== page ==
Telemedicine Critical Care-Mediated Mortality Reductions in Lower-Performing Patient Diagnosis Groups: A Prospective, Before and After Study

Walter A. Boyle, Christopher M. Palmer, Lisa Konzen, Bradley A. Fritz, Jason White, Michelle Simkins, Brian Dieffenderfer, Ayesha Iqbal, Jill Bertrand, Shelley Meyer, Paul Kerby, Sara Buckman, Vladimir Despotovic, Jim Kozlowski, Patricia Crimmins Reda, Igor Zwir, C. Charles Gu, Uchenna R. Ofoma

Research output: Contribution to journalArticlepeer-review


OBJECTIVES: Studies evaluating telemedicine critical care (TCC) have shown mixed results. We prospectively evaluated the impact of TCC implementation on risk-adjusted mortality among patients stratified by pre-TCC performance. DESIGN: Prospective, observational, before and after study. SETTING: Three adult ICUs at an academic medical center. PATIENTS: A total of 2,429 patients in the pre-TCC (January to June 2016) and 12,479 patients in the post-TCC (January 2017 to June 2019) periods. INTERVENTIONS: TCC implementation which included an acuity-driven workflow targeting an identified “lower-performing” patient group, defined by ICU admission in an Acute Physiology and Chronic Health Evaluation diagnoses category with a pre-TCC standardized mortality ratio (SMR) of greater than 1.5. MEASUREMENTS AND MAIN RESULTS: The primary outcome was riskadjusted hospital mortality. Risk-adjusted hospital length of stay (HLOS) was also studied. The SMR for the overall ICU population was 0.83 pre-TCC and 0.75 post-TCC, with risk-adjusted mortalities of 10.7% and 9.5% (p = 0.09). In the identified lower-performing patient group, which accounted for 12.6% (n = 307) of pre-TCC and 13.3% (n = 1671) of post-TCC ICU patients, SMR decreased from 1.61 (95% CI, 1.21-2.01) pre-TCC to 1.03 (95% CI, 0.91-1.15) post-TCC, and risk-adjusted mortality decreased from 26.4% to 16.9% (p < 0.001). In the remaining (“higher-performing”) patient group, there was no change in pre- versus post-TCC SMR (0.70 [0.59-0.81] vs 0.69 [0.64-0.73]) or risk-adjusted mortality (8.5% vs 8.4%, p = 0.86). There were no pre- to post-TCC differences in standardized HLOS ratio or risk-adjusted HLOS in the overall cohort or either performance group. CONCLUSIONS: In well-staffed and overall higher-performing ICUs in an academic medical center, Acute Physiology and Chronic Health Evaluation granularity allowed identification of a historically lower-performing patient group that experienced a striking TCC-associated reduction in SMR and risk-adjusted mortality. This study provides additional evidence for the relationship between pre- TCC performance and post-TCC improvement.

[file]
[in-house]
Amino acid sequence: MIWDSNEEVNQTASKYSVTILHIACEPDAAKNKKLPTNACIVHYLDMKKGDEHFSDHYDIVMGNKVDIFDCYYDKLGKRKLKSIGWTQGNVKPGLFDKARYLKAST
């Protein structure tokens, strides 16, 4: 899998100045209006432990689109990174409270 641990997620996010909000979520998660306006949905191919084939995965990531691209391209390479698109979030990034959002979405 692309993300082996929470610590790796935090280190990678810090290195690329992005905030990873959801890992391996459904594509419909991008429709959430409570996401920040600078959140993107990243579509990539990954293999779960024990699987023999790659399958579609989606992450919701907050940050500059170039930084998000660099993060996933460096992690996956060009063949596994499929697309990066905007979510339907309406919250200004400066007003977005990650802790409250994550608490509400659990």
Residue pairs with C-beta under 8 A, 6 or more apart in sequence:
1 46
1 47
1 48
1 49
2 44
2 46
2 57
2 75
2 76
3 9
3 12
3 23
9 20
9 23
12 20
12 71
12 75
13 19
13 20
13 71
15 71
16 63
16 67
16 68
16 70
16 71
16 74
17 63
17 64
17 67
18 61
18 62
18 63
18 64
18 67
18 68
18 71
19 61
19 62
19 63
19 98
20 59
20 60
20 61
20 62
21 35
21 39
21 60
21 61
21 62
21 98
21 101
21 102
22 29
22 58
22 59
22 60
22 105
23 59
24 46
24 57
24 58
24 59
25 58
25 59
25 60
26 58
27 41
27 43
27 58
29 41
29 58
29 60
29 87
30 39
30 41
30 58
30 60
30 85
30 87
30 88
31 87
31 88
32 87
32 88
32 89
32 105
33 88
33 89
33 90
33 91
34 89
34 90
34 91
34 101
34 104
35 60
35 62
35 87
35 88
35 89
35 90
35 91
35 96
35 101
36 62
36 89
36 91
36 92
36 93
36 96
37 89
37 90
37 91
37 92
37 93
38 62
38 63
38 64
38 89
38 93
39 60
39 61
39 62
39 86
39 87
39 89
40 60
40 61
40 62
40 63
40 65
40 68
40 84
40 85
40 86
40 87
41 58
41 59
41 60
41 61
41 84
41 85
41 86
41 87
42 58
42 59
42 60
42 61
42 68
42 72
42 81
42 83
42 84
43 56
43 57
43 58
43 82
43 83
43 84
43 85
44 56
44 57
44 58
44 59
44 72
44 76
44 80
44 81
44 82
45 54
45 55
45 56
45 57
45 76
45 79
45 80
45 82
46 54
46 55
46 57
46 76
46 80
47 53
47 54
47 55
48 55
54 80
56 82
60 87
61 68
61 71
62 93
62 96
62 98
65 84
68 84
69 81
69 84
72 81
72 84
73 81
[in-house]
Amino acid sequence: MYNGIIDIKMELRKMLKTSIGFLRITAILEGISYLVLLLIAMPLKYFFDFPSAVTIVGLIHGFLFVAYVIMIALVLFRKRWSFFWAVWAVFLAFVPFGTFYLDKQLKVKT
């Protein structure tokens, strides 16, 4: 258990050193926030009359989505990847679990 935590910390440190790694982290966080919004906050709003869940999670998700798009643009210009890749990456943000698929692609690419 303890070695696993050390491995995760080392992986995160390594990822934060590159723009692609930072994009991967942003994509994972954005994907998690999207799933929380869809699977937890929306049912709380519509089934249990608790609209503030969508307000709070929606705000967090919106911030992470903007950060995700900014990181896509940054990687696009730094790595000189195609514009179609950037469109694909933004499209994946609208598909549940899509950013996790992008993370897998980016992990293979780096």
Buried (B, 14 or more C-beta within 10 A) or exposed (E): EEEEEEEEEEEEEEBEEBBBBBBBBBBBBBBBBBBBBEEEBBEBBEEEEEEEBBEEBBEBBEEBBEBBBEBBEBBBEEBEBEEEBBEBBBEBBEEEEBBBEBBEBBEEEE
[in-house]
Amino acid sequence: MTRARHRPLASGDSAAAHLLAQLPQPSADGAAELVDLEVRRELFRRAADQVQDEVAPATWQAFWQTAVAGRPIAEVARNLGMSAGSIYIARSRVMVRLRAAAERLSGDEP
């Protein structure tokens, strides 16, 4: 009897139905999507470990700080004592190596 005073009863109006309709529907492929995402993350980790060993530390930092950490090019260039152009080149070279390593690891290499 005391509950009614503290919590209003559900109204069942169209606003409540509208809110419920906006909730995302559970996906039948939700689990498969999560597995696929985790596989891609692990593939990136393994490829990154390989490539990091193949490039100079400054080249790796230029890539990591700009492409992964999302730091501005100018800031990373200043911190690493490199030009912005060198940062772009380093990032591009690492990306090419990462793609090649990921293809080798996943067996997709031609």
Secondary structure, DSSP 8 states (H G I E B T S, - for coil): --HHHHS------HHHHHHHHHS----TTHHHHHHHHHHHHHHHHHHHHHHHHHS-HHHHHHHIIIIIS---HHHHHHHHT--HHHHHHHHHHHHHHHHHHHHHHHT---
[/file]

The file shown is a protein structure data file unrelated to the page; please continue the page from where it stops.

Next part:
Original languageEnglish
Pages (from-to)E0979
JournalCritical Care Explorations
Issue number10
StatePublished - Sep 22 2023


  • Acute Physiology and Chronic Health Evaluation
  • intensive care unit organization
  • predictive scoring systems
  • teleintensive care unit
  • telemedicine
  • telemedicine critical care


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